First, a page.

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wookman
1 hour ago, Phil.Taylor said:

Unpacked the plane - only to find that the wing bolts & allen key were missing 😢

Who's  a silly billy then? On the upside, at least you hadn't driven all the way to Whitesheet.

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John Minchell

Time for a check list covering all models or a mini one with each model maybe? 

As well as - sunglasses, goggles, gloves, hat, sandwiches, flask, painkillers etc - you know the drill.

John M

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SoggyBoots
6 hours ago, John Minchell said:

Time for a check list covering all models or a mini one with each model maybe? 

As well as - sunglasses, goggles, gloves, hat, sandwiches, flask, painkillers etc - you know the drill.

John M

I've taken to keeping spare wing bolts for most of my planes in my TX case with the tools I use to fasten them. its a nightmare when you turn up and can't fly especially when the slope gods seem to only give you a few hours after work to fly and not the weekends which are usually bad conditions.

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Phil.Taylor

Spot the plane - round 2 

Yes - theres definitely a plane in the sky - XPro electric

No forgotten bolts this time.

Phil.

20210416_182620.thumb.jpg.7a1ee7d38b56c89fa24d9ad02b7452be.jpg

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Nicholls

Spotted it! Well the white fuselage is recognisable above a curly wisp in the sky centre stage

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Jef Ott

After playing hunt the allen key too many times, I made a place for an allen key in each model (usually with magnet to secure it), and put a 4" piece of bright coloured insulation tape on each one (so that when you drop it in the grass you can find it). 

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SoggyBoots

Who says you can't teach an old dog new tricks.

My friend Pat has wanted to fly since he was a teen but he never had the resources so today I took him out for his first flight on a small slope with a buddybox.

After a quick introduction he was off keeping it level and doing slow passes. We packed up after an hour and fifteen minutes .

IMG_20210421_191808_HDR.jpg

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oipigface
On 16/04/2021 at 21:07, Jef Ott said:

After playing hunt the allen key too many times, I made a place for an allen key in each model (usually with magnet to secure it), and put a 4" piece of bright coloured insulation tape on each one (so that when you drop it in the grass you can find it). 

One experience of ‘hunt the car key’ was enough for me. I dropped it in the heather and bilberries on Mickey’s after a comp some years ago. It took Clayton Landells and I a good half hour to find it. Well, more Clayton than me. Since then, I’ve always carried the key to my transport on a brightly coloured lanyard.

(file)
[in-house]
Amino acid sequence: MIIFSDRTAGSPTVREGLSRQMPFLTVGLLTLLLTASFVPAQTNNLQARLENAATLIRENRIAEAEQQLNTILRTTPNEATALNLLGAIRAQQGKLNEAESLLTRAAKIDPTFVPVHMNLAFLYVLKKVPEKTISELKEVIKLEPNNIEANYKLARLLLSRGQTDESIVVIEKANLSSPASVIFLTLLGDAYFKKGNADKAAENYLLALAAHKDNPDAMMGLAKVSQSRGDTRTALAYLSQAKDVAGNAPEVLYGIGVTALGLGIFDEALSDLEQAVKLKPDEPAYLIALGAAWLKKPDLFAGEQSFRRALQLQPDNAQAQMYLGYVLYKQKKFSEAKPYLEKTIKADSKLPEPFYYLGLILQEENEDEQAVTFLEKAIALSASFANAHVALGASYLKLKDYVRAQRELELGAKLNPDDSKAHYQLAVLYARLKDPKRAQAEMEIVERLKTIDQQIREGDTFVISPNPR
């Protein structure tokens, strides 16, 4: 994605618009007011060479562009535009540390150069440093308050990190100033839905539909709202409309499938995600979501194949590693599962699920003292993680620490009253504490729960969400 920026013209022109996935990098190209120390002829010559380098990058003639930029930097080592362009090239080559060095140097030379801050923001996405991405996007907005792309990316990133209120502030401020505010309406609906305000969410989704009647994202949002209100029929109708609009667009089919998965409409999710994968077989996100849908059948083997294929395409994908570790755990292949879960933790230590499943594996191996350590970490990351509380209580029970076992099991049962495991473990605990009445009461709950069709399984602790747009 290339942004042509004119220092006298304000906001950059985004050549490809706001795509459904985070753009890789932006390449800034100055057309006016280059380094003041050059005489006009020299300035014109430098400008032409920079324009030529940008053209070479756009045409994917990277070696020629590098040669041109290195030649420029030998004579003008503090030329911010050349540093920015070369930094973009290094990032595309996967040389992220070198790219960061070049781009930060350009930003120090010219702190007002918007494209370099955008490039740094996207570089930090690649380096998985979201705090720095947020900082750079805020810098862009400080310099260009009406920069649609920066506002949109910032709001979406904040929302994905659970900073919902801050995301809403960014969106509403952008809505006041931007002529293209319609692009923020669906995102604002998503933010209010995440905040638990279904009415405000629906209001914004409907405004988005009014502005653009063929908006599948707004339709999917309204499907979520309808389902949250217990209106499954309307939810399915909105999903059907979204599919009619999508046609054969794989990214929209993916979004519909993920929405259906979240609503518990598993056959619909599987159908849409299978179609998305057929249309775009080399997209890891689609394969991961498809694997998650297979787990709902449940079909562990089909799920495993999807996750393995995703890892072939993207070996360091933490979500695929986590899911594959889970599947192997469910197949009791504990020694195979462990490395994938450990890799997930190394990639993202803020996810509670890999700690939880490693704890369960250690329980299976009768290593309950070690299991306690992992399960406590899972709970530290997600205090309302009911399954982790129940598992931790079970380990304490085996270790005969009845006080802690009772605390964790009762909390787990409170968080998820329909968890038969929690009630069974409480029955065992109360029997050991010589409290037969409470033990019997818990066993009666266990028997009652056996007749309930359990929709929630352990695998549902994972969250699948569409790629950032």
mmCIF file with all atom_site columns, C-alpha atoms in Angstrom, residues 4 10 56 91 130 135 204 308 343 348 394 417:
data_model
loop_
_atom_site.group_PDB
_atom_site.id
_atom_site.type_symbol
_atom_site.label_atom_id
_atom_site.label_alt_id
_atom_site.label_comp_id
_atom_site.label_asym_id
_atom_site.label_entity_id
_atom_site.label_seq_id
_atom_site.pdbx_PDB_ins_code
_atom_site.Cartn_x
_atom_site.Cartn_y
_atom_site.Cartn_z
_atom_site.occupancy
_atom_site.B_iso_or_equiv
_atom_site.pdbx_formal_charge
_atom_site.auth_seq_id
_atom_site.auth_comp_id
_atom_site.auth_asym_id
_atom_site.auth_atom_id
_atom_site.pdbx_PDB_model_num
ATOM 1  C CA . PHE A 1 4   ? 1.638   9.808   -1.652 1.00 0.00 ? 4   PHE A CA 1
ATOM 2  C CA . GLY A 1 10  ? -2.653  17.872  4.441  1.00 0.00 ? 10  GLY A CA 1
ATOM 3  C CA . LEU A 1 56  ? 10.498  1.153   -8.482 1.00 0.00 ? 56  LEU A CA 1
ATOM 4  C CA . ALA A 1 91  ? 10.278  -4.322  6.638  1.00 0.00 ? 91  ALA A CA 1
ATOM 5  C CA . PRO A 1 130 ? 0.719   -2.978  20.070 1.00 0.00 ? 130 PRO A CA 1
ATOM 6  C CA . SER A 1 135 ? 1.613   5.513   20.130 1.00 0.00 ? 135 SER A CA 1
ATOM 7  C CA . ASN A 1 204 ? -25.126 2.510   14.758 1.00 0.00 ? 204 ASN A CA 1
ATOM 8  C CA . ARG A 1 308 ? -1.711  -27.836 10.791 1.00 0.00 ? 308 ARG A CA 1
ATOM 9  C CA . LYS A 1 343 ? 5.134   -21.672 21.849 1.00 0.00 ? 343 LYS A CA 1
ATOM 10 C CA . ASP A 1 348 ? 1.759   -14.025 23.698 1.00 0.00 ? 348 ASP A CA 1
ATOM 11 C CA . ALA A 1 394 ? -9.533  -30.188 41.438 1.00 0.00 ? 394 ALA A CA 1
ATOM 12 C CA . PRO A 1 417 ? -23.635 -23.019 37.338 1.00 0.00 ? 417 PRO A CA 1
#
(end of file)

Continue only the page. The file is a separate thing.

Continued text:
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Superb day on The Crest yesterday good bunch of mates and wall to wall sunshine (not The Bwlch at all) 40mph on the edge and the video gives an idea of the rotor .Still 8 pilots and nobody really broke anything so whats not to like ...other than Welsh pubs are still closed .....😷

 

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  • 2 weeks later...
Phil.Taylor

This evening didnt quite turn out as planned. After many years of messing things up, I thought I was pretty good at spotting those little things that have big consequences - tonight I'm back at the back of the class after a big lesson in looking out for the tiny little things.

It should have been the maiden flight of the Ecirtech Stellar, after finally finishing the radio installation & setup last night. Plane assembled, power on, controls check - all working & going the right way - motor check - fine. Here goes - half throttle - big chuck - upwards a bit. Plane goes into a diving curve towards the ground before I could get my fingers back on the sticks - crunch. Speechless...

Way off trim? - maybe - but the CofG was ok. Disassemble the broken wing tips - sit down for a think... Power it back up & check elevator position - most definitely some down elevator (see photo) - but not enough to be obvious in the pre-flight check. Savox elevator servo gone bad? - maybe, but they are fine on another plane. Take the wing centre section off - servo centred ok. What else could it be? - then the slow realisation - the locknut on the elevator clevis was loose - which means that - the clevis could jiggle & rotate on the 10 mins walk to the field. So - unlocked lock-nut = broken plane 😢 The ironic thing is that I made sure that all 5 of the other linkages had well locked nuts. The elevator escaped because I cheated & used Tx sub-trim to finally centre it - if I had mechanically centred it I would have locked it tight.

Phil.

with a very sad Stellar

Stellar_broken.thumb.jpg.811a467758c18573db4ac871f5463b0a.jpgStellar_ele_1.thumb.jpg.5b1318d2b2d1ab71b7bc25ccd536f108.jpgStellar_ele_2.thumb.jpg.ae0488e162568ff52ea4ebd35206dd2a.jpg

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Redbird

Oh what a shame. Dont you glide test them initially?

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wookman

Ouch.

On the upside the lesson has been relearned with what looks like a relatively light repair being a woody. If yo wan to be really positive about it, the repair is under opaque covering and so will not be seen. And they always fly better after a bump.